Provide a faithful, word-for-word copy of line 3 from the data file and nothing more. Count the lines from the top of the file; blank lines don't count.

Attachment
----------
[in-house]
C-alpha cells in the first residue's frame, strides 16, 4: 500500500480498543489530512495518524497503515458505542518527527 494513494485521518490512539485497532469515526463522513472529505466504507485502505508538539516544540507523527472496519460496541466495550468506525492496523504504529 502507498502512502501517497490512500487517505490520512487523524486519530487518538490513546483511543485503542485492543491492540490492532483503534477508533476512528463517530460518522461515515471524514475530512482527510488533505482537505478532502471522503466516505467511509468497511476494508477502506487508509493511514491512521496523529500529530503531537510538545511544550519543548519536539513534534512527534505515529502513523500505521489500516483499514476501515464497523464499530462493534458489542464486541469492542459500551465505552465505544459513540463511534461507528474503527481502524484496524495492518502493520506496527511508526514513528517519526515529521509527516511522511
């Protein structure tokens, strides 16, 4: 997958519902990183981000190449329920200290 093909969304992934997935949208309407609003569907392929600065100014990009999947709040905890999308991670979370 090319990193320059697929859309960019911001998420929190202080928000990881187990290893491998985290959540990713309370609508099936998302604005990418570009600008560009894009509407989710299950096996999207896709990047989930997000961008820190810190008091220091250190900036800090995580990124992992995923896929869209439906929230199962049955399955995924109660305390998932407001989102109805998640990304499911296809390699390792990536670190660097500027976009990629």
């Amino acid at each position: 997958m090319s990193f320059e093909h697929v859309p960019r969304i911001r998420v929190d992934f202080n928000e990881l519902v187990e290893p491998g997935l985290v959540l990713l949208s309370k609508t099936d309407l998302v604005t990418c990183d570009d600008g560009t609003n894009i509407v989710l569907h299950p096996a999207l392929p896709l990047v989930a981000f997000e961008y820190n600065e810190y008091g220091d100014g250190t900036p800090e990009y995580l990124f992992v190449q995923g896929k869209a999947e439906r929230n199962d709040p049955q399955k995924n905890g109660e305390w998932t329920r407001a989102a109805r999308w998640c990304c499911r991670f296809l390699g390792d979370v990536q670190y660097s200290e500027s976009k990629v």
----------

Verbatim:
């Protein structure tokens, strides 16, 4: 997958519902990183981000190449329920200290 093909969304992934997935949208309407609003569907392929600065100014990009999947709040905890999308991670979370 090319990193320059697929859309960019911001998420929190202080928000990881187990290893491998985290959540990713309370609508099936998302604005990418570009600008560009894009509407989710299950096996999207896709990047989930997000961008820190810190008091220091250190900036800090995580990124992992995923896929869209439906929230199962049955399955995924109660305390998932407001989102109805998640990304499911296809390699390792990536670190660097500027976009990629």